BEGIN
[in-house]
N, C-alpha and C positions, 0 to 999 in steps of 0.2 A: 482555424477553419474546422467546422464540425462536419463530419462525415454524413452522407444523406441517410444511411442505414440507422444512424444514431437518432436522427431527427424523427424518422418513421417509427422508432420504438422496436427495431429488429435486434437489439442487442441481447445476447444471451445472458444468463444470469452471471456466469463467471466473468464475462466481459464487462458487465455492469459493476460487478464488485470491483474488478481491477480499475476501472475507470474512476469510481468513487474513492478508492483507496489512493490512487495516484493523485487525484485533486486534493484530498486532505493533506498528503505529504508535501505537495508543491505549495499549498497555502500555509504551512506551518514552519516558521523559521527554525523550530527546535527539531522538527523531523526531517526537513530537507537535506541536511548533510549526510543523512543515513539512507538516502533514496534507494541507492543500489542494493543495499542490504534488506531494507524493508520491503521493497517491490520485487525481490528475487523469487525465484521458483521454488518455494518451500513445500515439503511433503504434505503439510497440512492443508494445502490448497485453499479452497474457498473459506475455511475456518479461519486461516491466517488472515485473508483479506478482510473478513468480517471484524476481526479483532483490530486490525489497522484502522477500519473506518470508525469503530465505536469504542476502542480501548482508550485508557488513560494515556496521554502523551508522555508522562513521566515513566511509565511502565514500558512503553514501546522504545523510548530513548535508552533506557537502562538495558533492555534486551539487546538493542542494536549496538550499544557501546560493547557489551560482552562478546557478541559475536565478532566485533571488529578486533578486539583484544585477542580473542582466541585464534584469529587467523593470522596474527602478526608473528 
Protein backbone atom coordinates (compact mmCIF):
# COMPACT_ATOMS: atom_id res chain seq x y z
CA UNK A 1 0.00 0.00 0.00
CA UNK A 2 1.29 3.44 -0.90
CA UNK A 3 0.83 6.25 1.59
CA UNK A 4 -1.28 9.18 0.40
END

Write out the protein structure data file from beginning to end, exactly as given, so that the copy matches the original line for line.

[in-house]
N, C-alpha and C positions, 0 to 999 in steps of 0.2 A: 482555424477553419474546422467546422464540425462536419463530419462525415454524413452522407444523406441517410444511411442505414440507422444512424444514431437518432436522427431527427424523427424518422418513421417509427422508432420504438422496436427495431429488429435486434437489439442487442441481447445476447444471451445472458444468463444470469452471471456466469463467471466473468464475462466481459464487462458487465455492469459493476460487478464488485470491483474488478481491477480499475476501472475507470474512476469510481468513487474513492478508492483507496489512493490512487495516484493523485487525484485533486486534493484530498486532505493533506498528503505529504508535501505537495508543491505549495499549498497555502500555509504551512506551518514552519516558521523559521527554525523550530527546535527539531522538527523531523526531517526537513530537507537535506541536511548533510549526510543523512543515513539512507538516502533514496534507494541507492543500489542494493543495499542490504534488506531494507524493508520491503521493497517491490520485487525481490528475487523469487525465484521458483521454488518455494518451500513445500515439503511433503504434505503439510497440512492443508494445502490448497485453499479452497474457498473459506475455511475456518479461519486461516491466517488472515485473508483479506478482510473478513468480517471484524476481526479483532483490530486490525489497522484502522477500519473506518470508525469503530465505536469504542476502542480501548482508550485508557488513560494515556496521554502523551508522555508522562513521566515513566511509565511502565514500558512503553514501546522504545523510548530513548535508552533506557537502562538495558533492555534486551539487546538493542542494536549496538550499544557501546560493547557489551560482552562478546557478541559475536565478532566485533571488529578486533578486539583484544585477542580473542582466541585464534584469529587467523593470522596474527602478526608473528 
Protein backbone atom coordinates (compact mmCIF):
# COMPACT_ATOMS: atom_id res chain seq x y z
CA UNK A 1 0.00 0.00 0.00
CA UNK A 2 1.29 3.44 -0.90
CA UNK A 3 0.83 6.25 1.59
CA UNK A 4 -1.28 9.18 0.40